Across the river from Thurmond, West Virginia, we continue our journey eastward along McKendree Road. After about two miles the road crosses the river at Stone Cliff. After crossing the river the road turns to dirt and gravel. At Stone Cliff camping is permitted and there are rest rooms but no shower facilities or electricity. A footpath from Stone Cliff up along the river is a nice area for spring wildflowers and after about one mile you come to Big Stony Creek which has some nice waterfalls when water flow is up (best time is in spring). I’ve never ventured beyond Big Stony Creek so I don’t know how far the path goes.
A word of caution about McKendree Road. Google maps correctly shows that it goes all the way east to Prince, WV but east of Thayer, WV the road quickly becomes almost impassable. Landslides, fallen trees and other such obstacles often block the way. It should be avoided unless you have a vehicle suitable for off-road. However, between Stone Cliff and Thayer the road isn’t too bad.
As you leave Claremont the road soon goes up along the sides of the hills. Access to the rails would require a considerable walk through the woods. At Thayer, however, a side road heads down to the tracks and a grade crossing leading to a parking area where river access is available. There is little in Thayer to see. Only about 10 or so people still live there and there are a number of abandoned houses and other structures. A few of the houses have seasonal occupancy due to the ease of river access.
As we continue east from Quinnemont we come to the ghost town of Glade, located about half-way between Quinnemont and Meadow Creek (MP 374). Glade had a population of about 70. Those pillars are all that is left of the bridge which once connected Glade to the town of Hamlet. Hamlet is also now a ghost town. Not much remains in either town except for a few scattered items and foundations of long gone structures. Across the river is Glade Creek canyon and the former location of the narrow gauge Glade Creek and Raleigh Railroad. It was strictly a logging operation. The former rail bed is now a fine hiking trail taking you over five miles into the beautiful canyon. The access to Glade Creek is by a five mile long dirt road which begins across the river from Prince, WV. Camping is available in multiple places.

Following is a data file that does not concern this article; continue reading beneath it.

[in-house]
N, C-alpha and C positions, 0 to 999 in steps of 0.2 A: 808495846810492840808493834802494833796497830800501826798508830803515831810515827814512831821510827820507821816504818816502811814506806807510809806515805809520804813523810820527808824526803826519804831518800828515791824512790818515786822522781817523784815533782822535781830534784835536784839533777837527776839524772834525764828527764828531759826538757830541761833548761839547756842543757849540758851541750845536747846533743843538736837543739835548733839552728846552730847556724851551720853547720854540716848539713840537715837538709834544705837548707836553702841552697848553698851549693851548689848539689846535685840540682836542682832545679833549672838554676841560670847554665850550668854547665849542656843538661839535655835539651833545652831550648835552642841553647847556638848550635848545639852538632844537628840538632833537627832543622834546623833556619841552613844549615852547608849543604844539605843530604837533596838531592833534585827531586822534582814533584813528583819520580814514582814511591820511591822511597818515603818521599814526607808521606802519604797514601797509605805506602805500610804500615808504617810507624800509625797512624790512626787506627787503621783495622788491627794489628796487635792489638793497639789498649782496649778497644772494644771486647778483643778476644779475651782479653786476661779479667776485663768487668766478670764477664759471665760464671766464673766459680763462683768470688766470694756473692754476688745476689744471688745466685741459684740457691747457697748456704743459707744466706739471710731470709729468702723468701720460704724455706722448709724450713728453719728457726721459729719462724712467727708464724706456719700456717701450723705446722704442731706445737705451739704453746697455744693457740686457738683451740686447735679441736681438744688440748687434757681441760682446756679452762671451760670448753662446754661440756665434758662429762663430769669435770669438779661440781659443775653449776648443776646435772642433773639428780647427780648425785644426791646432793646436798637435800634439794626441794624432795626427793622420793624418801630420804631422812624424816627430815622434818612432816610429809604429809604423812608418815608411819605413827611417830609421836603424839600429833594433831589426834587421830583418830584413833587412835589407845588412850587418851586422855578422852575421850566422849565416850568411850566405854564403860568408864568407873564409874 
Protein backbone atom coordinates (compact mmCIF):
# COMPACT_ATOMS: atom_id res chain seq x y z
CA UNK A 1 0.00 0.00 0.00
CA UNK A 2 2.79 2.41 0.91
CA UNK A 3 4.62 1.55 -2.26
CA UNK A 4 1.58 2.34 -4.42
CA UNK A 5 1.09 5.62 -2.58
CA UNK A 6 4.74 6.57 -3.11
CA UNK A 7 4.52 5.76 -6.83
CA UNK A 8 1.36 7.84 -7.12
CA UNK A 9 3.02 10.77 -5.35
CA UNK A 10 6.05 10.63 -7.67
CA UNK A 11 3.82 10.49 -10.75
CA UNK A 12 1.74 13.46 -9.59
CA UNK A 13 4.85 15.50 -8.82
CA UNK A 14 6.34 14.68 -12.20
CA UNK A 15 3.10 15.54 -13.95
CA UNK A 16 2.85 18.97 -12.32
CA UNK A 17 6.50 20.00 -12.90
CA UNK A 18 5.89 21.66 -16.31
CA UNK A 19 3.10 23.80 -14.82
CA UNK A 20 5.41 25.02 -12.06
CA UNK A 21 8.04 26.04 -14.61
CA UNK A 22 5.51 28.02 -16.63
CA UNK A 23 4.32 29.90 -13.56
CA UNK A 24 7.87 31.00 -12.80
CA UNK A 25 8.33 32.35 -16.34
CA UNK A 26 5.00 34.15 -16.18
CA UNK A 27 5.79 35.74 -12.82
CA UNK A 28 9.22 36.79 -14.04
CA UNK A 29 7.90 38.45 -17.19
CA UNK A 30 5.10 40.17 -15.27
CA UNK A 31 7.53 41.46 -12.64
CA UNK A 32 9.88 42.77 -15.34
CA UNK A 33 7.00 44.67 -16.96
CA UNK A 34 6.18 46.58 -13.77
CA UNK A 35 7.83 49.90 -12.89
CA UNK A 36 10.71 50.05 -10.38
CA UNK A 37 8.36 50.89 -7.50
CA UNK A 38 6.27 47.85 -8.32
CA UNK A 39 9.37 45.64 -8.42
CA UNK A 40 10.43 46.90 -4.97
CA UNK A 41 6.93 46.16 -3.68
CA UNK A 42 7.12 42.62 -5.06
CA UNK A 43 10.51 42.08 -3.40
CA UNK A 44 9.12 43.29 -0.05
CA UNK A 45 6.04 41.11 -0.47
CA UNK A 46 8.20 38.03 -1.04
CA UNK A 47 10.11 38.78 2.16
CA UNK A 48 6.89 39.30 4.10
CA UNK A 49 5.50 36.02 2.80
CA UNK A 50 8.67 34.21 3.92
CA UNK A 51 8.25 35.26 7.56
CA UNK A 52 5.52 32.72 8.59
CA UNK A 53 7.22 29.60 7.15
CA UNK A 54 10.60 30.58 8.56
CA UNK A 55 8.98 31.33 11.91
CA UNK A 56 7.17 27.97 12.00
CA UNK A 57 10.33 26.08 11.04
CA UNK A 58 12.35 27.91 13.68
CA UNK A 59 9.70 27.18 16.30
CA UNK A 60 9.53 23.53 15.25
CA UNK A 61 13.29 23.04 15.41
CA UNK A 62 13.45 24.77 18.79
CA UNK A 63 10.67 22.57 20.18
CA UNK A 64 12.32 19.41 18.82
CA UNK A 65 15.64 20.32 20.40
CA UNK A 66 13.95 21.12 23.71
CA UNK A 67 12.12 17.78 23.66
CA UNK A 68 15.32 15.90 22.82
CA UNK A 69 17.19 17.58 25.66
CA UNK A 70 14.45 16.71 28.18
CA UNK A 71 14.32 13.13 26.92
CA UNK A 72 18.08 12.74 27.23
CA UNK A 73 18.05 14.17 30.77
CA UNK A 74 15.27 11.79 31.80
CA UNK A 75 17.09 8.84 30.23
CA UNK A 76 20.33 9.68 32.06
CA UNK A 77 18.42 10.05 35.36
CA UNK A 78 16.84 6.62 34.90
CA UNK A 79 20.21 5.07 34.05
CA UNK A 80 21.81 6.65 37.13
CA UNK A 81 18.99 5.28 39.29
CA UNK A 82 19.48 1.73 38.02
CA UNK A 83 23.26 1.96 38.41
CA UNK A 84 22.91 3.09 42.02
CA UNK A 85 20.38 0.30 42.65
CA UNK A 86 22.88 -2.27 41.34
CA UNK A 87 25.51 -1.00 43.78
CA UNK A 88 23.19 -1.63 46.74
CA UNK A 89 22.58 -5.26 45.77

The Richmond family has been in this area since at least the 1700’s. Before the railroad came (1873) merchandise came to this area by boat on the New River. Sandstone Falls (once called Richmond Falls) was a major obstacle. Boats were off-loaded above the falls, then the Richmond family moved the goods by road to below the falls where they were again loaded onto boats. Boats continued down river to Terry (just below Prince) where they were off-loaded and the goods then taken by wagon up Batoff Mountain to the plateau. Eventually the Richmonds built a race around the falls on the south side, the remains of which are still there. Water no longer flows through it but it contains standing water.